Entrepreneurship Terms & Definitions

Entrepreneurship is often laden with terms and acronyms that can be mind boggling to new entrepreneurs. Below is a list of frequently used terms in the world of new businesses and start-ups. Don’t see one on the list? Let us know!

 

Accelerator - An organization that helps businesses rapidly grow through a combination of programs including but not limited to classes, mentoring, advising, and peer learning. It is akin to applying fertilizer to a garden.

Accredited Investor – Derived from securities laws, an accredited investor is an individual that has ample cash (assets or income) such that making a business (private equity) investment will not represent a significant amount of risk for them. Often times, businesses seeking capital only want to engage accredited investors because they don’t want to waste their time talking to (non-accredited) investors who may not be able afford the investment or find the investment too risky. A $10,000 investment, for example, represents significantly less risk to Bill Gates than to a college student.

Angel Investor – Typically an individual (but it can be an organization) that invests capital into a new or start up businesses in exchange for debt or, more frequently, equity in the business. While there is no exact definition of who an angel investor might be, they tend to early investors in a business and their investments range anywhere from $10,000 to $1,000,000.

Bootstrap - Operating or starting up a business with very little or limited funds.  Synonyms: prudent, thrifty, DIY.

Business Plan – A report or a document that describes in detail the full nature, plans, and goals of your business. Among founders of a business, a business plan’s real value is to make sure every aspect of the business is carefully considered. In doing so, the founders can also assess their strengths, weaknesses, and YDKWYDKs. Investors or lenders may ask for a formal, well-written business plan so that they can properly assess the value, potential and risk.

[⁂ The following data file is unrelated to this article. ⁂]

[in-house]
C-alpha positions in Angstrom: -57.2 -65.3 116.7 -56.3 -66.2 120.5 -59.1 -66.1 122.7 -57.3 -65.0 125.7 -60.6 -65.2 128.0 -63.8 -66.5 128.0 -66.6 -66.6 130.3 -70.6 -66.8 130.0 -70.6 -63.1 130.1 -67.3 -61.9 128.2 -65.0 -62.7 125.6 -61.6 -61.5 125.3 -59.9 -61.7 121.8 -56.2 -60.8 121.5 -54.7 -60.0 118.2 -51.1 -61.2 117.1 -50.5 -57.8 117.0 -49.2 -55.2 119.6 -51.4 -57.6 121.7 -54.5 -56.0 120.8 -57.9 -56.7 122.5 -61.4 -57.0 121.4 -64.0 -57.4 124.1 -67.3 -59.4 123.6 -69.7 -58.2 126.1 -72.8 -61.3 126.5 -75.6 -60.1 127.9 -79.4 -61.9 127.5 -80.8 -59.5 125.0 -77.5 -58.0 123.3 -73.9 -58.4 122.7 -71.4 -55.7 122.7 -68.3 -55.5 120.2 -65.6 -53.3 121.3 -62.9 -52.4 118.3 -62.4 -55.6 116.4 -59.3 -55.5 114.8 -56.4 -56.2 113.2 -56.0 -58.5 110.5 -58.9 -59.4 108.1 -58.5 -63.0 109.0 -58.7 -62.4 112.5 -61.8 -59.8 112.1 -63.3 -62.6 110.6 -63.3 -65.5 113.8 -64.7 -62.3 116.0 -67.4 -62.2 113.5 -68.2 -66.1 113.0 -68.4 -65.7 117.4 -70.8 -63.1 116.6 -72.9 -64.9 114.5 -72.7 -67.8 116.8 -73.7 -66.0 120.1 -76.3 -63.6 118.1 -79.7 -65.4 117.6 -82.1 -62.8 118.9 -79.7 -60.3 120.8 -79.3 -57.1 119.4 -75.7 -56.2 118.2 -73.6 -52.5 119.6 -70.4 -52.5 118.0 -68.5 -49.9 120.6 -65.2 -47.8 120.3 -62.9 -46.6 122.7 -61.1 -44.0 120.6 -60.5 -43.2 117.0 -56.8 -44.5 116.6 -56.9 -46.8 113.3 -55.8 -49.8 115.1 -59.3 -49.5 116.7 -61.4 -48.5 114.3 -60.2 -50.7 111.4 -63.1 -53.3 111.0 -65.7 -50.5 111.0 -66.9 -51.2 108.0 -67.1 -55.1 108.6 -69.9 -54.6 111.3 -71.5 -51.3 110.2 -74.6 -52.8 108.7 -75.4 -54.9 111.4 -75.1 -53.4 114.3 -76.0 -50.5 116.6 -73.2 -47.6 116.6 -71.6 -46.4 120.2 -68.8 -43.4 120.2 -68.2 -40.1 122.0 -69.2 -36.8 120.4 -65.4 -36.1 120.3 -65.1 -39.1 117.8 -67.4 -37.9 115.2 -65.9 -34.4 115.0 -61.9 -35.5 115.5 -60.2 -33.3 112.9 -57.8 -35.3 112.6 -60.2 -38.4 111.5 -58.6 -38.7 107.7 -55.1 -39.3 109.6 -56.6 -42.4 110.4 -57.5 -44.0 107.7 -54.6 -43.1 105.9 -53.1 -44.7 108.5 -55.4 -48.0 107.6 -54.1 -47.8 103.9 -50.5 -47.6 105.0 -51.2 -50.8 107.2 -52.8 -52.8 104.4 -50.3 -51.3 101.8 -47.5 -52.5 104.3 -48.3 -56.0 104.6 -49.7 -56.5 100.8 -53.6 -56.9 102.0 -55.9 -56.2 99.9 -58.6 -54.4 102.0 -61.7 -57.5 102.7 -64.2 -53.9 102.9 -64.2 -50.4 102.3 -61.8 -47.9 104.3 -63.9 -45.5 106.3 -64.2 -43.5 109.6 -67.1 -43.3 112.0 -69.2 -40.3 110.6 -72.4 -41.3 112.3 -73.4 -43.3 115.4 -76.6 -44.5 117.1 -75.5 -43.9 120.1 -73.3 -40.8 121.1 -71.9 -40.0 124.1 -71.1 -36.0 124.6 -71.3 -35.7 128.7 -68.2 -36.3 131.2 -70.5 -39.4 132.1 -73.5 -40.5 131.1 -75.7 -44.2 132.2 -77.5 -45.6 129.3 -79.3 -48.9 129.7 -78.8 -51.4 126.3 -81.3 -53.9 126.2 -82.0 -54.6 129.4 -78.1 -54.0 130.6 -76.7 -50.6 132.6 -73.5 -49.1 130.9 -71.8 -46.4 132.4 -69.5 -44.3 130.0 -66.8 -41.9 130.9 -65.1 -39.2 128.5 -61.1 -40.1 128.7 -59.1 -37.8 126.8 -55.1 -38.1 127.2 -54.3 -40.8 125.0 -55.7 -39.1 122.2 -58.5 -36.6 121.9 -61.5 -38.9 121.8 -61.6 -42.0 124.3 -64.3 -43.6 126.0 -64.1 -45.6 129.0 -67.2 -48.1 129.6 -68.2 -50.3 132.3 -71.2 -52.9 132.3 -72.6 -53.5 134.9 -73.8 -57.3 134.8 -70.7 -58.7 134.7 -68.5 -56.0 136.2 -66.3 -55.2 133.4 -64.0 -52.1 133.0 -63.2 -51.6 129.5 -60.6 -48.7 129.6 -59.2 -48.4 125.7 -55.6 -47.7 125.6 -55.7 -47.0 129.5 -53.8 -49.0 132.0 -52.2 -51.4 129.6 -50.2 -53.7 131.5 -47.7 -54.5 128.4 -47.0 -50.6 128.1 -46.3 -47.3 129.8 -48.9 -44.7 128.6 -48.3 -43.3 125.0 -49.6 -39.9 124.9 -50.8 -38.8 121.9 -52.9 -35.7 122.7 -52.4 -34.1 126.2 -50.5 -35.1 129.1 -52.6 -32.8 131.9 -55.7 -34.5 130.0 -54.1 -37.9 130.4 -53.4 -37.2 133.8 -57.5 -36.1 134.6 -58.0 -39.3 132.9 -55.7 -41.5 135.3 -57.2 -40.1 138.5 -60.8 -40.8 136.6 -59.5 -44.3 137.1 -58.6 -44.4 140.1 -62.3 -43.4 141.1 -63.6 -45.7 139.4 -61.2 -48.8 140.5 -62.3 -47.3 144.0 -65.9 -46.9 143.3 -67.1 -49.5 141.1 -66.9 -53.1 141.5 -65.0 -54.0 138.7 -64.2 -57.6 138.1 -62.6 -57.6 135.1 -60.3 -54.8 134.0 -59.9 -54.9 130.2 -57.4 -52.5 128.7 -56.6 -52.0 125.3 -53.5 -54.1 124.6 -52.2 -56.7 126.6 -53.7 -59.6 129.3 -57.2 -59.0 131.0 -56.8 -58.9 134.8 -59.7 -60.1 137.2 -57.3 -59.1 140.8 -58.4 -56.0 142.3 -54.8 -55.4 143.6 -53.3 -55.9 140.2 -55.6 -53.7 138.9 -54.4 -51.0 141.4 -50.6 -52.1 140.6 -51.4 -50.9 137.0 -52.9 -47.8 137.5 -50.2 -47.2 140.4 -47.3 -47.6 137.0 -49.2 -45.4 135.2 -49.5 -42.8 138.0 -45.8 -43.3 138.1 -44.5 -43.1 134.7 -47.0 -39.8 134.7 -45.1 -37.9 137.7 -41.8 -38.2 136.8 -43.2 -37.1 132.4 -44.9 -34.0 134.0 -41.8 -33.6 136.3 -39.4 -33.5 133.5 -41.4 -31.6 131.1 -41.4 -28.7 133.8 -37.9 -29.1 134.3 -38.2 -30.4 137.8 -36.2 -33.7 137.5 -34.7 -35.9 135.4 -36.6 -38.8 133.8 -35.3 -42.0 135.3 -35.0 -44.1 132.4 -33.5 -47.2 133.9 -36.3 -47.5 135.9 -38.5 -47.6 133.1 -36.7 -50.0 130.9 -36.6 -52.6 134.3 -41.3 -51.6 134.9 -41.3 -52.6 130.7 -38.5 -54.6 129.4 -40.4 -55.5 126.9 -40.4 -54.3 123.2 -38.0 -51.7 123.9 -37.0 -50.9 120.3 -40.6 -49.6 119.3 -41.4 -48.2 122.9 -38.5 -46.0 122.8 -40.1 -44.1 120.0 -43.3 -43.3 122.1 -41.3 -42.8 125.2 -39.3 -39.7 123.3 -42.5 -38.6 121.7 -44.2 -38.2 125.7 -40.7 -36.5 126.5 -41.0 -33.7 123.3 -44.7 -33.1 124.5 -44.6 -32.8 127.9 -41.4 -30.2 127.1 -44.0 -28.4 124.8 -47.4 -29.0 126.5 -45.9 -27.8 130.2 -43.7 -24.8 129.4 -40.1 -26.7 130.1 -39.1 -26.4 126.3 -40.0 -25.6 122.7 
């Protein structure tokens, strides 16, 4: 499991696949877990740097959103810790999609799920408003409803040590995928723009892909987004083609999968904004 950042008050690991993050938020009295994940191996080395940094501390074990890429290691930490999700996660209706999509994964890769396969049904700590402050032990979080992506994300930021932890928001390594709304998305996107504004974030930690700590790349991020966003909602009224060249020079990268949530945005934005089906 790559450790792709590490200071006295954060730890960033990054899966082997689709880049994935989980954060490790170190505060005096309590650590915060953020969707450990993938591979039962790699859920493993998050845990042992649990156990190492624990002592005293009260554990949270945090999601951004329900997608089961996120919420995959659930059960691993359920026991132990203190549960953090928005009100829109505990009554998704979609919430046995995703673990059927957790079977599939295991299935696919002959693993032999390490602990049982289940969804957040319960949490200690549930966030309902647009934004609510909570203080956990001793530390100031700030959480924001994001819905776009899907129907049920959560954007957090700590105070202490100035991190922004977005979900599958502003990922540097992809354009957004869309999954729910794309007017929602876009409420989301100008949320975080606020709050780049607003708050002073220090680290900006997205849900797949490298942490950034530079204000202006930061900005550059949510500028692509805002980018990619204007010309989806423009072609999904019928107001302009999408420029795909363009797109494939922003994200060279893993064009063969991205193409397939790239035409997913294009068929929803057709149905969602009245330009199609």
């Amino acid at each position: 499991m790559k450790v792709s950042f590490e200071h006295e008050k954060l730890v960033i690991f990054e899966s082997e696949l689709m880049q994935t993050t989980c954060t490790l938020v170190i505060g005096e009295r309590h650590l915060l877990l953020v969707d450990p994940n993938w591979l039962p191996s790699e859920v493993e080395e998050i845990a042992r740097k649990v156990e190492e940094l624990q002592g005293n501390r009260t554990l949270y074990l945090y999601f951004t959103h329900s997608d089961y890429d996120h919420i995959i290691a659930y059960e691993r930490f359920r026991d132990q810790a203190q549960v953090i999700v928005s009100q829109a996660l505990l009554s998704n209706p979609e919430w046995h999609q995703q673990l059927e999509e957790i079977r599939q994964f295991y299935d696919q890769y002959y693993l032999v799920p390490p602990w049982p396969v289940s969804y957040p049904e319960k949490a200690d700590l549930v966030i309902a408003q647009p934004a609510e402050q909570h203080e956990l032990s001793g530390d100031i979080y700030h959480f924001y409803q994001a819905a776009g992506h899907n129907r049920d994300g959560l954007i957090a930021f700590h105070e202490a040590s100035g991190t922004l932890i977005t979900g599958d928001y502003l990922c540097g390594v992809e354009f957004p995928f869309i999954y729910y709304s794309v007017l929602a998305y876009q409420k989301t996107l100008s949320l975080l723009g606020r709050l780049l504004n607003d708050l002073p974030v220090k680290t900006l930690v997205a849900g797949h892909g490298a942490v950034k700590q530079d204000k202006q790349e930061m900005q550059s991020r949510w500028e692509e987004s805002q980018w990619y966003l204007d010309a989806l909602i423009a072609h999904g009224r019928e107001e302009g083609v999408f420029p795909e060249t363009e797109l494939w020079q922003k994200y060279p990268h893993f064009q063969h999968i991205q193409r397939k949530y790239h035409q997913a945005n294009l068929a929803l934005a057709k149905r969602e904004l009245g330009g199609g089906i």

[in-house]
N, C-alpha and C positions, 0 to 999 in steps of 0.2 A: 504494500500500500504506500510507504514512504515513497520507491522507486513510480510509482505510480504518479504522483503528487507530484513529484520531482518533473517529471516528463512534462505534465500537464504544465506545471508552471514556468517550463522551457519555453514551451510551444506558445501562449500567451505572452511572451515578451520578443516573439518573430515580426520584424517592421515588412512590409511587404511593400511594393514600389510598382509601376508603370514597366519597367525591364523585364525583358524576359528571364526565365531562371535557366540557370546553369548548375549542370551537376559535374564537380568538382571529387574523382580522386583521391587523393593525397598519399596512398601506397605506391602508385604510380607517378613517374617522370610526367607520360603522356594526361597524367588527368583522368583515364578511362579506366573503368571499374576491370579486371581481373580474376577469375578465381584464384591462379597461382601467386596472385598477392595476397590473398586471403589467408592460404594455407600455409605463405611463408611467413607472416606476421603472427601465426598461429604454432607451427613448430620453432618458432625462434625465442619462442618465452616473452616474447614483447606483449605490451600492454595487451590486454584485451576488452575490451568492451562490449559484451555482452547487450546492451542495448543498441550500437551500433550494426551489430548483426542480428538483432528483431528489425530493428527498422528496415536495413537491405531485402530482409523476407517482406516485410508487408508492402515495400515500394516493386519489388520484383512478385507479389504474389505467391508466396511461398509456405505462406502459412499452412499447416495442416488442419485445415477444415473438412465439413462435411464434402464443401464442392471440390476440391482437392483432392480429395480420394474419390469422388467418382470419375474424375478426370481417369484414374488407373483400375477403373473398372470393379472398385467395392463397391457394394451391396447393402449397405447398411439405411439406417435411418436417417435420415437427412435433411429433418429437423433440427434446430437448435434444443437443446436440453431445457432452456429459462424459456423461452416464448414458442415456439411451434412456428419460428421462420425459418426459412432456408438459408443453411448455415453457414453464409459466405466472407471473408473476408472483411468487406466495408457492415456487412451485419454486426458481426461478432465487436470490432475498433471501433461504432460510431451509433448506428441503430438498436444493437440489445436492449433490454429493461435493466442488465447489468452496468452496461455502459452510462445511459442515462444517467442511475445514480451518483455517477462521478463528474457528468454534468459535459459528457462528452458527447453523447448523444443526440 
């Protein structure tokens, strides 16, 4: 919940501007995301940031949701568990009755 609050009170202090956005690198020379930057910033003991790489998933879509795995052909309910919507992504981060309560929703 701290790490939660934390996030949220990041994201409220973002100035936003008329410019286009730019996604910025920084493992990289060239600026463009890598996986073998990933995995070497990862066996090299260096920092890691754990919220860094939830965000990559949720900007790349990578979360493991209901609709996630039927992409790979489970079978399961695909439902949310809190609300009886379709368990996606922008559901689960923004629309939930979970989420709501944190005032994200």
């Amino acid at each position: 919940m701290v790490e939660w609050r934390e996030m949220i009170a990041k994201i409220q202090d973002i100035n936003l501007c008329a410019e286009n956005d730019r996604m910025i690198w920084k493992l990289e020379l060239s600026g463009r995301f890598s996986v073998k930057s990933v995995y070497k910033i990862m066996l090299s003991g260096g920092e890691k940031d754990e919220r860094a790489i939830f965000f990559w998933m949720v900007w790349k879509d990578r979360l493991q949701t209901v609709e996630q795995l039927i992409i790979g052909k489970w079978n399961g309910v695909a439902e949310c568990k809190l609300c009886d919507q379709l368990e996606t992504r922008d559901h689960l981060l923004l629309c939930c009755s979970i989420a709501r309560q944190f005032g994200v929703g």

Copyright - A form of intellectual property that grants to the creator of original work the right to fully use and distribute that work.Written word, artwork, music, photographs are examples of works that can be copyrighted. Without a copyright, anyone can use and distribute a piece of work.

Crowdfunding - A means to raise funds from the general public. Although it can be used to raise capital, current federal and state securities regulations make it difficult to use crowd funding to raise equity capital, sites like Kickstarter, are a popular platform for entrepreneurs to “pre-sell” products to prospective customers. In this capacity, crowdfunding is useful for raising capital, validating offer ideas, and generating some promotional buzz.

Debt Financing – Getting funds or capital for your business by borrowing from a lender such as a bank, credit card, or any other third party. In exchange, you agree to return the funds with interest via a set payment plan. Typically you will need assets as collateral so that the lender can have some recourse in case you are not able to repay your debt.

Equity Financing – Getting funds or capital for your business from investors who, in return, want a share – or equity – of your business.

Exit Strategy – How you plan to leave your business. While that might seem odd to consider while you’re in the process of starting a business, it is important to investors so they have an idea when they can recoup their investment and when. It is also important as how you plan on leaving the business will impact your overall business strategy and direction. For lifestyle businesses, it is less important, however, something to consider as you plan for retirement or if you anticipate a change down the road.